From San Francisco, at the Experimental Biology 2006 meeting

Breakfast contributes significantly—and positively—to the quality of U.S. diets, a new survey finds. On average, it offers just 17 percent of the day’s calories but provides a quarter of the day’s recommended intake of dairy foods, 28 percent of the day’s recommended intake of fruit, 20 percent of recommended grains, and up to 30 percent of the recommended intake of most vitamins and minerals—independent of any dietary supplements taken in the morning.

However, the analysis shows, on any given day, one in five people forgoes this meal. About one-third of teens, 20-somethings, and blacks skip breakfast.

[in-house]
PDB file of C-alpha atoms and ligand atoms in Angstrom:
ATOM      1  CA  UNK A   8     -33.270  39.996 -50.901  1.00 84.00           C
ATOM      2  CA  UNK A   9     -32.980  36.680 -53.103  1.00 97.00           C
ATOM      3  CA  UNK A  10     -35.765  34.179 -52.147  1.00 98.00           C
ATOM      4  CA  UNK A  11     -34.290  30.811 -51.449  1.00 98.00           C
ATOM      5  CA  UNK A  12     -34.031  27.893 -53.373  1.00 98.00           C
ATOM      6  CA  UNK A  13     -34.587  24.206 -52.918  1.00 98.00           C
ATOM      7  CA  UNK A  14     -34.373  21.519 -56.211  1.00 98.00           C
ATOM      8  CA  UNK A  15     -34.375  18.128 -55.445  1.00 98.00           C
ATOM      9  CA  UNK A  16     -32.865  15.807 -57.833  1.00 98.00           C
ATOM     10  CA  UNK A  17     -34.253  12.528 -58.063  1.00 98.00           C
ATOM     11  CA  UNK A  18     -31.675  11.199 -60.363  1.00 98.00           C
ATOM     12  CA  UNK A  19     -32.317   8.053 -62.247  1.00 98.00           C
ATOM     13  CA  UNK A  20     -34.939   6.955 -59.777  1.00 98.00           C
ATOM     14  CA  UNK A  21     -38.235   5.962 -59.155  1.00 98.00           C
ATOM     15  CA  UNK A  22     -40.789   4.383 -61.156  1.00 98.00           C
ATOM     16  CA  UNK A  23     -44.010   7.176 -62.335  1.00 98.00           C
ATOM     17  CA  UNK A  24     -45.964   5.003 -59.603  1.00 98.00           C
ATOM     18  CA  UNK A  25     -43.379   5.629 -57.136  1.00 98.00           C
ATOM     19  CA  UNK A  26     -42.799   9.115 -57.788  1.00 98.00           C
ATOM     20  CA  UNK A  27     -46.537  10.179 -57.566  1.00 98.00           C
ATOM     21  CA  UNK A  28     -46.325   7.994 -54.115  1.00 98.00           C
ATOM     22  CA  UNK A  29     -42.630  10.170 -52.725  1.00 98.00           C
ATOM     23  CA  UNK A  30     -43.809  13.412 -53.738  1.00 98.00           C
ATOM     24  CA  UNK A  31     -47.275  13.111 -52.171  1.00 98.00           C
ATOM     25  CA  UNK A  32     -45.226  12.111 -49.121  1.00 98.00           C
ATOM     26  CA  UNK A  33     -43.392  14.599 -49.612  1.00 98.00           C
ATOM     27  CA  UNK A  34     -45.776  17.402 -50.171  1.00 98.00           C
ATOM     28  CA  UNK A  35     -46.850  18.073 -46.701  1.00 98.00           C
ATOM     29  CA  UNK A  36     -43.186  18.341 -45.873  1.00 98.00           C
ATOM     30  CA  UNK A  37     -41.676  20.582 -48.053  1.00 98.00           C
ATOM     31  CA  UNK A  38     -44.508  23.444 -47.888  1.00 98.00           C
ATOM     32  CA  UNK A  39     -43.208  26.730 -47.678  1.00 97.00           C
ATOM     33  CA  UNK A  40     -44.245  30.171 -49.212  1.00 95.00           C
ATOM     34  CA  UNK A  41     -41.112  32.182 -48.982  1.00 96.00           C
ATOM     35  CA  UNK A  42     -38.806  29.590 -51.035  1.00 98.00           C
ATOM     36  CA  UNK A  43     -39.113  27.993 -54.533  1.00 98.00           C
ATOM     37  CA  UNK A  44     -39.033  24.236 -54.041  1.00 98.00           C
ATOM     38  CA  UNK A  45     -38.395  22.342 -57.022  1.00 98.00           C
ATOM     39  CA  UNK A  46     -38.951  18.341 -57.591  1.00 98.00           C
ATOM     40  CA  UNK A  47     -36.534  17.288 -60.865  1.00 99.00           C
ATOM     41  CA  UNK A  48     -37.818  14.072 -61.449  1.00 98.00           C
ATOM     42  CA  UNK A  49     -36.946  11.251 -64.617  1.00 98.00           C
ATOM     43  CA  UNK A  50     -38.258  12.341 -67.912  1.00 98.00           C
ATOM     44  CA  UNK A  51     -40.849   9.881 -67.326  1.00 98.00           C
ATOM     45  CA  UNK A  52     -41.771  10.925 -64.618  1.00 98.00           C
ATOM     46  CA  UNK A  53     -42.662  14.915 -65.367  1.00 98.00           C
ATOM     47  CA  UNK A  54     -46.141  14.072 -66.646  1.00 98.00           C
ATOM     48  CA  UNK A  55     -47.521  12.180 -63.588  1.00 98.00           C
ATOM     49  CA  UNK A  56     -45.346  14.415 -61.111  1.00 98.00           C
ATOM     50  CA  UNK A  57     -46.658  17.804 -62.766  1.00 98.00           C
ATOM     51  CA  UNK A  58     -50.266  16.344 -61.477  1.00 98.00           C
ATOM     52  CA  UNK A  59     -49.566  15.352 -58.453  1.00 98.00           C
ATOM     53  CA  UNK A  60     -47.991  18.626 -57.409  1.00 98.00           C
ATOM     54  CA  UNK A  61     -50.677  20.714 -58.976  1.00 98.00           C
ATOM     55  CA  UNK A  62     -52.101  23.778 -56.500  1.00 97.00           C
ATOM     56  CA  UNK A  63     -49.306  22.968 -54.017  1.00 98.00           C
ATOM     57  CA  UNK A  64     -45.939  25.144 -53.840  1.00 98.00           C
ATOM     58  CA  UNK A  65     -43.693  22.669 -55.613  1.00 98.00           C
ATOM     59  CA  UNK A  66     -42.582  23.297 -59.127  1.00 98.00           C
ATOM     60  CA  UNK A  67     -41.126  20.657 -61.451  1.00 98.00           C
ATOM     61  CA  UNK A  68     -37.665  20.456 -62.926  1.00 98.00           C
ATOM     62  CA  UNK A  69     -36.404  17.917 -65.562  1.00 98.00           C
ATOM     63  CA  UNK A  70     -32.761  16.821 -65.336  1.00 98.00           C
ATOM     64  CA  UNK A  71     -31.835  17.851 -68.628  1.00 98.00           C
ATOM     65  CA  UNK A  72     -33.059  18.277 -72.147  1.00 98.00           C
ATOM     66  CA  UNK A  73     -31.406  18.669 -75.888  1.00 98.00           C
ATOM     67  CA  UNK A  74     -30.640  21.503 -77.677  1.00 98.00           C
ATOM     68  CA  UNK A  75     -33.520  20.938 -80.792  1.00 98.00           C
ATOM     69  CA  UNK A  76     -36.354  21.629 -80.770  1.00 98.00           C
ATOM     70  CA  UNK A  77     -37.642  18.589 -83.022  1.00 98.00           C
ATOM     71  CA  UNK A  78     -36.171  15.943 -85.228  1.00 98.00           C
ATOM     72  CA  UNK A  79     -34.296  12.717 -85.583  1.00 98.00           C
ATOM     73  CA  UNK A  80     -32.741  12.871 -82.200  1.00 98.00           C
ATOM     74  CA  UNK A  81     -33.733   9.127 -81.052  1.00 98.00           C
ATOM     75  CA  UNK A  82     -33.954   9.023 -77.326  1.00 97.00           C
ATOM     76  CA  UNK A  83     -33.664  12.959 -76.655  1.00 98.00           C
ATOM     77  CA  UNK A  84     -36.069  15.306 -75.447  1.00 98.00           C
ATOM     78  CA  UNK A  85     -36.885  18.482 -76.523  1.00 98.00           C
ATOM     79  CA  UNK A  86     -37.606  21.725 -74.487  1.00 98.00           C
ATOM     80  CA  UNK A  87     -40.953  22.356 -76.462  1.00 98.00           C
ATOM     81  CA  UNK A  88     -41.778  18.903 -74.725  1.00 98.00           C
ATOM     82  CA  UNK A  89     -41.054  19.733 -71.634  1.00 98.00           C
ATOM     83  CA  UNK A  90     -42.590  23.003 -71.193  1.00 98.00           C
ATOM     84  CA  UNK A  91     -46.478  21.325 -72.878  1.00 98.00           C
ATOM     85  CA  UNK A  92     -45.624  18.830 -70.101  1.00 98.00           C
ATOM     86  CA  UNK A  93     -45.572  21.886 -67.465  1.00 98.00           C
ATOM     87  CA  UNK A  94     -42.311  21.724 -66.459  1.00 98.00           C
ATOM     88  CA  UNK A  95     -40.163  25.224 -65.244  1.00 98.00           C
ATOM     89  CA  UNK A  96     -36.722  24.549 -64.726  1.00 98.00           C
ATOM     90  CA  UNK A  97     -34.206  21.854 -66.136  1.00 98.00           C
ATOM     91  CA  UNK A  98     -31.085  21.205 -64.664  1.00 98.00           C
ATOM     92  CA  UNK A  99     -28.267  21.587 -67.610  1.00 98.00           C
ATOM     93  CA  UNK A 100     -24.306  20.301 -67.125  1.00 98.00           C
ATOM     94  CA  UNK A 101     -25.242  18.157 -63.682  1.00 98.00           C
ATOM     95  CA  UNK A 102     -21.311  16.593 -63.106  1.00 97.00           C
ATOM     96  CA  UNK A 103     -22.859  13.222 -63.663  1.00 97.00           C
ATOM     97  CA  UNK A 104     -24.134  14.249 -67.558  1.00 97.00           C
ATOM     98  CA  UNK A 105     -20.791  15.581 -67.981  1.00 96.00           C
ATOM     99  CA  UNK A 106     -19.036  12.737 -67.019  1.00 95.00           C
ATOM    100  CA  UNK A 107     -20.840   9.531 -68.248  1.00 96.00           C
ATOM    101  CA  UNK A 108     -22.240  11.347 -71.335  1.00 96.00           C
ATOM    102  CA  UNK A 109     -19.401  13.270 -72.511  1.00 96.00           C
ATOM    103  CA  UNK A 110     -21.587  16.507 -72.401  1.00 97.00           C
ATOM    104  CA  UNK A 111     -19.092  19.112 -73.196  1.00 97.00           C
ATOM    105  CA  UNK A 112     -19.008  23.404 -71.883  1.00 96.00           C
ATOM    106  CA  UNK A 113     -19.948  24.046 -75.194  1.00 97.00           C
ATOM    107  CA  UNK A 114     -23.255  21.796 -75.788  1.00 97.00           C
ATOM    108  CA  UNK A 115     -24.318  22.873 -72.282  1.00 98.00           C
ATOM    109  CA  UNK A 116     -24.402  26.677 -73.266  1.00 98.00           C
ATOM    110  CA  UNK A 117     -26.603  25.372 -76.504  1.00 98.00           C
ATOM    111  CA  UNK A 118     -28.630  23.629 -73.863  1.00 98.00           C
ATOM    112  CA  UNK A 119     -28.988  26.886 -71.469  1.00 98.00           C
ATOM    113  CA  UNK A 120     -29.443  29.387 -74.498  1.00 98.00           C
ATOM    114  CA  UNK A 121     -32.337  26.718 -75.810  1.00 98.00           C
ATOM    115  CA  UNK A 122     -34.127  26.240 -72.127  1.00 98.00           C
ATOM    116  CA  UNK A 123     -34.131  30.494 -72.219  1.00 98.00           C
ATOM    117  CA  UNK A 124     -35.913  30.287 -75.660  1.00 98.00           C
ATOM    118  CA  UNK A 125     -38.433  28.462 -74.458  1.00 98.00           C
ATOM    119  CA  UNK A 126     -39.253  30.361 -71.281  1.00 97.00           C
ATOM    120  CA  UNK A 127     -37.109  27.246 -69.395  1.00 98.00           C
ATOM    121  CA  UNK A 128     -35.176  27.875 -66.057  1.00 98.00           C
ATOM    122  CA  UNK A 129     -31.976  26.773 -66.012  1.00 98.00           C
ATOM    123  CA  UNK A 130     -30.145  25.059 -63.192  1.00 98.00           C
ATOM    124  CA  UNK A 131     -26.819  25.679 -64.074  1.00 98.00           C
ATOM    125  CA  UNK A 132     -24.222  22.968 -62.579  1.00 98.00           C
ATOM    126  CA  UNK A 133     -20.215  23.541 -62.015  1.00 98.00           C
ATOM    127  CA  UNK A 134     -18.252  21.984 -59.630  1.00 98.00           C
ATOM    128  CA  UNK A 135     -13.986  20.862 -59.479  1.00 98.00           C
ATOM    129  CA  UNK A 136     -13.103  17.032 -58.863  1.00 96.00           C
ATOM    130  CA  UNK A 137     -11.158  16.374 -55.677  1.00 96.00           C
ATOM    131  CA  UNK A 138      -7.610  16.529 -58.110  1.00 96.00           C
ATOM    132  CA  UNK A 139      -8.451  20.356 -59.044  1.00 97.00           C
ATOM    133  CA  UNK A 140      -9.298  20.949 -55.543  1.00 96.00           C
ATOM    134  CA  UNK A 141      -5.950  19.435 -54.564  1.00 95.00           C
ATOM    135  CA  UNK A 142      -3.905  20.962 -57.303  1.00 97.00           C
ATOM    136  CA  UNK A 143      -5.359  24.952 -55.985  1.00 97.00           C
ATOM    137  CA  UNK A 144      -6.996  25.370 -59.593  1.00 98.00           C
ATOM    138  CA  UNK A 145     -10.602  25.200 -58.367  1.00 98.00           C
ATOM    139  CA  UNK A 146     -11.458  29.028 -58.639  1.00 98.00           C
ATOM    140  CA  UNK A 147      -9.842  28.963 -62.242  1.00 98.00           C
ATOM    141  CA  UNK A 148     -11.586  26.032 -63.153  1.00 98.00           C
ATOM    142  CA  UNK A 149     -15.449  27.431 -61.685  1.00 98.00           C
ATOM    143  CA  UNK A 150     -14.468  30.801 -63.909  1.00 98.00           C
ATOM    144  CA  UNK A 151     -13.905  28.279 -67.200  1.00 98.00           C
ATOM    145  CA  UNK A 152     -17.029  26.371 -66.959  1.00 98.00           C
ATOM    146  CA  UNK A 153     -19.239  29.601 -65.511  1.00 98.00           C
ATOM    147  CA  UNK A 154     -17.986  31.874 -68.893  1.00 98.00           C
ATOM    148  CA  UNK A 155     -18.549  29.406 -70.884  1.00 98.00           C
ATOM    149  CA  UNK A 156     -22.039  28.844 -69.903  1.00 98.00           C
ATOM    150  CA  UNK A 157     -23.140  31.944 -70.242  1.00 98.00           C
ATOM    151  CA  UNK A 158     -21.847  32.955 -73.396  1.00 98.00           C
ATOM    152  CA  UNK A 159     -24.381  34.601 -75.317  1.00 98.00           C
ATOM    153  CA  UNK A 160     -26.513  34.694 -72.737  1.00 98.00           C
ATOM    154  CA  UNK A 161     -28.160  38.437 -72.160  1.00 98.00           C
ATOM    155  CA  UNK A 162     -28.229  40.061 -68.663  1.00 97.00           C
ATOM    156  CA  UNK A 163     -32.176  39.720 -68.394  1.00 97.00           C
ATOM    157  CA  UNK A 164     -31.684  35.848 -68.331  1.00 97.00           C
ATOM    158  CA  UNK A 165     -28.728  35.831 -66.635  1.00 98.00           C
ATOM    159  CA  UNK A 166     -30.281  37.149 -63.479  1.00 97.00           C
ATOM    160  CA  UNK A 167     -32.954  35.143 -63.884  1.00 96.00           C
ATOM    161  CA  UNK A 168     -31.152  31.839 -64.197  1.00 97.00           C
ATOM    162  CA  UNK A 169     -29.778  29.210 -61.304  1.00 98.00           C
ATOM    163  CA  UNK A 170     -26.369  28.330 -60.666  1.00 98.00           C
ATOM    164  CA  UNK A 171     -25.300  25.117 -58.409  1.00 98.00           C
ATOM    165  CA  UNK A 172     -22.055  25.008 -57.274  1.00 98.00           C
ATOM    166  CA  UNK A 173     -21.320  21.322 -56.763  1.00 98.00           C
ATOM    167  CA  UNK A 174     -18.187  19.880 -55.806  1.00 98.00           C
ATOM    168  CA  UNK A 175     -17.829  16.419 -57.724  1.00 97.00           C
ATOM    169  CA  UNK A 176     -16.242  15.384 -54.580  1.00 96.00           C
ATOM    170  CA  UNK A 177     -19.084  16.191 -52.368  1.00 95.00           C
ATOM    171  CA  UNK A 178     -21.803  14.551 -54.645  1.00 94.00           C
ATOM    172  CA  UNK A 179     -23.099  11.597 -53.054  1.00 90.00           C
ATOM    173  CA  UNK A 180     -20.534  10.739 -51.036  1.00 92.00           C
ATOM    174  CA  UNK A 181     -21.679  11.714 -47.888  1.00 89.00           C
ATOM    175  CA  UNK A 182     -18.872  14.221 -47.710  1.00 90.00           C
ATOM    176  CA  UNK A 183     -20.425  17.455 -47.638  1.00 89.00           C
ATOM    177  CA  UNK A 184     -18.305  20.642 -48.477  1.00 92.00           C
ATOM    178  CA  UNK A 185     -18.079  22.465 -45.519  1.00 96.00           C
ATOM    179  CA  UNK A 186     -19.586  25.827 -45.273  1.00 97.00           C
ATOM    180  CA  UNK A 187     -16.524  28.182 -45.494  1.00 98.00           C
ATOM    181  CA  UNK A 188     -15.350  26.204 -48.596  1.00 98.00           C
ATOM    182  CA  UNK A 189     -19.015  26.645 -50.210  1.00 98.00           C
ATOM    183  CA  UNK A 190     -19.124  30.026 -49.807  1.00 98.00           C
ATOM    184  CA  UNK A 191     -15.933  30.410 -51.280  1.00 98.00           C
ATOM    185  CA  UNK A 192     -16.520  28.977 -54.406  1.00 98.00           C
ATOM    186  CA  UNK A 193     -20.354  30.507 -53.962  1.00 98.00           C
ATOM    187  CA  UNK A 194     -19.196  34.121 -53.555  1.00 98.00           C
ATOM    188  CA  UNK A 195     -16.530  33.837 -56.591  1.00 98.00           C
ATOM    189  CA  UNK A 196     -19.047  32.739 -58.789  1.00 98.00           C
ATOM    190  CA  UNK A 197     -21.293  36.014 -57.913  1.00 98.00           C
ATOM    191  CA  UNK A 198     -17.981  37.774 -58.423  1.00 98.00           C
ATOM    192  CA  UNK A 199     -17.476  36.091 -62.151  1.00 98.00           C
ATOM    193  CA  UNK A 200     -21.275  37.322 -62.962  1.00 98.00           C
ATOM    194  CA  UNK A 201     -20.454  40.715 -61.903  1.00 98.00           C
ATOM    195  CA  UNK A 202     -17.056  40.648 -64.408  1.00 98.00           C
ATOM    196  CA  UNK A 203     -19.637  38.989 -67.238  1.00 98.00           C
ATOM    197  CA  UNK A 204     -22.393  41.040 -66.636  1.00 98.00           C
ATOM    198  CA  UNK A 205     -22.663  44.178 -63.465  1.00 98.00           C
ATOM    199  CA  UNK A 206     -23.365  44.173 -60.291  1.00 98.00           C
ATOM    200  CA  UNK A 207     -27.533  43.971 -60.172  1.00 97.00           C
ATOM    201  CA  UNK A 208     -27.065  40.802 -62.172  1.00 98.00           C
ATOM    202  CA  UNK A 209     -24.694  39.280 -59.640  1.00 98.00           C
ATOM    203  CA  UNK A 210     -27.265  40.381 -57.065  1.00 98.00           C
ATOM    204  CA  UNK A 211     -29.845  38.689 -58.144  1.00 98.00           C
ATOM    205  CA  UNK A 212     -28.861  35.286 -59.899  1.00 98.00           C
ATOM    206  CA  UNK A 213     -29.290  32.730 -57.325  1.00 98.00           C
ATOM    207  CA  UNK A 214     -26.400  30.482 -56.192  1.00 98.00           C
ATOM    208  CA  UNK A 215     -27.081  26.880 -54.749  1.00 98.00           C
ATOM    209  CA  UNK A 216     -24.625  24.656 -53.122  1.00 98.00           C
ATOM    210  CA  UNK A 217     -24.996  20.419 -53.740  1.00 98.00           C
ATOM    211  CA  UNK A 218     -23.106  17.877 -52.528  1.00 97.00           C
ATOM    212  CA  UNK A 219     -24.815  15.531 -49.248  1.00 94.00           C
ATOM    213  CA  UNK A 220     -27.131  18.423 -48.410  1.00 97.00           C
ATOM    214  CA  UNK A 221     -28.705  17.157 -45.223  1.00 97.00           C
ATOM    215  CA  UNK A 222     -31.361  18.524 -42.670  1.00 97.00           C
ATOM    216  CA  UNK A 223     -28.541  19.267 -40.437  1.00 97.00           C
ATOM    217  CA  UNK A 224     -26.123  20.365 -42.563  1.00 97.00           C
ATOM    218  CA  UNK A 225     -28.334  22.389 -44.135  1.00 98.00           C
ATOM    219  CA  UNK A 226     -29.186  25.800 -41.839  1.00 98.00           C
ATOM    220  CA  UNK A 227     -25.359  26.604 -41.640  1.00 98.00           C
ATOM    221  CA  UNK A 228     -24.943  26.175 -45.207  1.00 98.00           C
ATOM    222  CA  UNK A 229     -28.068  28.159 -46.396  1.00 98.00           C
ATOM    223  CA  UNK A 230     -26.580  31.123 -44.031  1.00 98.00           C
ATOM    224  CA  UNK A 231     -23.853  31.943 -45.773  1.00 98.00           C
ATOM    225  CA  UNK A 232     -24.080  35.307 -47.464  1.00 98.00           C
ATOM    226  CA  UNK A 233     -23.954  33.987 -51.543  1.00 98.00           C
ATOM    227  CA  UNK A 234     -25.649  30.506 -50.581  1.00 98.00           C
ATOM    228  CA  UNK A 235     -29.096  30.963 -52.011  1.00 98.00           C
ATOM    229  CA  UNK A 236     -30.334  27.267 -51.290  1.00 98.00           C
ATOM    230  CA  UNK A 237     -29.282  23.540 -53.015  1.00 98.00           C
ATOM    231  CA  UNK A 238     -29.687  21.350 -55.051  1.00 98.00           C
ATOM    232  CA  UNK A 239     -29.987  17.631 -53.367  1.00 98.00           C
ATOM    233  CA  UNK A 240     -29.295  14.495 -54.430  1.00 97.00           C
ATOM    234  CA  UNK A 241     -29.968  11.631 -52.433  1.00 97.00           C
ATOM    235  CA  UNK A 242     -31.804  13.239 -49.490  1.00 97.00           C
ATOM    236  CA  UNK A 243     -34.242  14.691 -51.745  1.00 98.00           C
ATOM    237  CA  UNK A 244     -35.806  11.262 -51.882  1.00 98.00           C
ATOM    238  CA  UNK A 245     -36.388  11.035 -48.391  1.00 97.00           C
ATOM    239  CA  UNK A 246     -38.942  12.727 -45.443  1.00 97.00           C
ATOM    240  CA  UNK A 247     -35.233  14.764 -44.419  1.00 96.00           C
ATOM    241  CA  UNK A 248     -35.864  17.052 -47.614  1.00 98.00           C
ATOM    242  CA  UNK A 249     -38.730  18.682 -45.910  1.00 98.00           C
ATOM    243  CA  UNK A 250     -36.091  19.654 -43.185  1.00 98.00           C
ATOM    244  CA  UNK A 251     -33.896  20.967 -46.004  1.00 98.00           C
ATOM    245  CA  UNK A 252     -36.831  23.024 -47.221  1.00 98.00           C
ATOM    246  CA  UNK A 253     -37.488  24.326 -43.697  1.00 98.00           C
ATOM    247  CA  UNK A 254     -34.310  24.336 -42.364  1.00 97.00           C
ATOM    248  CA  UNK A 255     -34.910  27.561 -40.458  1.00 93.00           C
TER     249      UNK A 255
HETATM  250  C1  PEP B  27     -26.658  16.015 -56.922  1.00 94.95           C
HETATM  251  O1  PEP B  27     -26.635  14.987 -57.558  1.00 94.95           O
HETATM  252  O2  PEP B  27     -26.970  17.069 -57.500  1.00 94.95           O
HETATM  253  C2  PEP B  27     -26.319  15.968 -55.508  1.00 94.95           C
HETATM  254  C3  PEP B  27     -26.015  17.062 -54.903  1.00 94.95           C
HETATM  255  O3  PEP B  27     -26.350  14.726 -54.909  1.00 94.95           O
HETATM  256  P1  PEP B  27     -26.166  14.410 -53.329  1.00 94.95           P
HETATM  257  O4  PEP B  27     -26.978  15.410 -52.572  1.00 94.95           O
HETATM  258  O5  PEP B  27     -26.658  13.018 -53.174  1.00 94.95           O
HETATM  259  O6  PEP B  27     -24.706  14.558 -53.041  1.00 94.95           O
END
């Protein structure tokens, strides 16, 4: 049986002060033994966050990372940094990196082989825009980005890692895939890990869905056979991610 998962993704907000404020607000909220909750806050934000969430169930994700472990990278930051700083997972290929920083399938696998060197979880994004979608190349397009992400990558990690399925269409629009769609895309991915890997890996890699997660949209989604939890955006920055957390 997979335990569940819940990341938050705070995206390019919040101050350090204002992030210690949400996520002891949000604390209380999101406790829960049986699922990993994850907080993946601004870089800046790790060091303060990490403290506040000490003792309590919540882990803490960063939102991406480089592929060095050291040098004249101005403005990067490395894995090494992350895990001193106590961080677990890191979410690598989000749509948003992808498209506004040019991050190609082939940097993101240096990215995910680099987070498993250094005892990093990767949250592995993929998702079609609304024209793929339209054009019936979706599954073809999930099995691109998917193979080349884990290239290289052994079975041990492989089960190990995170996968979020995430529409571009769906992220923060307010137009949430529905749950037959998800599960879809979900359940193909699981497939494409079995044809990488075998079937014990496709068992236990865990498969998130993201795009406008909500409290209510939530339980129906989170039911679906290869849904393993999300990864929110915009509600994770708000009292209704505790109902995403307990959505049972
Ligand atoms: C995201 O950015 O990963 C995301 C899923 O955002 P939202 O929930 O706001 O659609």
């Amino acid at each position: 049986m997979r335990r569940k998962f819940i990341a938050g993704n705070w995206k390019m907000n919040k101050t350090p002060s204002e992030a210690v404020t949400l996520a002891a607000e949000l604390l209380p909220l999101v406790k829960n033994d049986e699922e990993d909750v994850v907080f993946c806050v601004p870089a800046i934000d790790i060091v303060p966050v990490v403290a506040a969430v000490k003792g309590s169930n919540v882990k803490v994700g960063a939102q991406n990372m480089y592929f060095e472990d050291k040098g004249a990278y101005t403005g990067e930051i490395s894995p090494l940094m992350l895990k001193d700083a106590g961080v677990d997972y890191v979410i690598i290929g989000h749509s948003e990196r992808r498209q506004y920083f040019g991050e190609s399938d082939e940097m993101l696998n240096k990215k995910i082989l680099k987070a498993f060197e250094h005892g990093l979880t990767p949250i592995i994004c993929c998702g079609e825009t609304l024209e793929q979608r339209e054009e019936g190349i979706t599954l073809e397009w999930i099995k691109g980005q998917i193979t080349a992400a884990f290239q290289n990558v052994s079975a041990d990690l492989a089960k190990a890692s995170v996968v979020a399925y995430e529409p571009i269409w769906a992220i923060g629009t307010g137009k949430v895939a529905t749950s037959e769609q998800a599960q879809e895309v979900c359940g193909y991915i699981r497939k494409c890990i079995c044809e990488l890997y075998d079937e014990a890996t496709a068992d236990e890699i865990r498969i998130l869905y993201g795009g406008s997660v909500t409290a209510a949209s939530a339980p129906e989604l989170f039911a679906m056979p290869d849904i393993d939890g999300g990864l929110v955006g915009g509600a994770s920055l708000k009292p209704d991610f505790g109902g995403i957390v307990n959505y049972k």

Ready-to-eat cereals, breads, and rolls top the breakfast list, with more than one in four people eating at least a serving of one of these on any given day. Milk was consumed by at least 40 percent of people surveyed. Coffee, the next-most-popular beverage, was downed by 44 percent of adults. Roughly 5 percent of U.S. residents, regardless of age, appear to get their morning pick-me-up another way—via soft drinks.

Kevin J. Kuczynski and his colleagues at the U.S. Department of Agriculture’s Beltsville (Md.) Human Nutrition Research Center scoured through a day’s worth of dietary data collected from more than 9,000 individuals in the What We Eat in America survey 4 or 5 years ago. Participants were selected to represent the U.S. population in terms of age, gender, race, and other demographic features.

Janet Raloff

Janet Raloff is the Editor, Digital of Science News Explores, a daily online magazine for middle school students. She started at Science News in 1977 as the environment and policy writer, specializing in toxicology. To her never-ending surprise, her daughter became a toxicologist.

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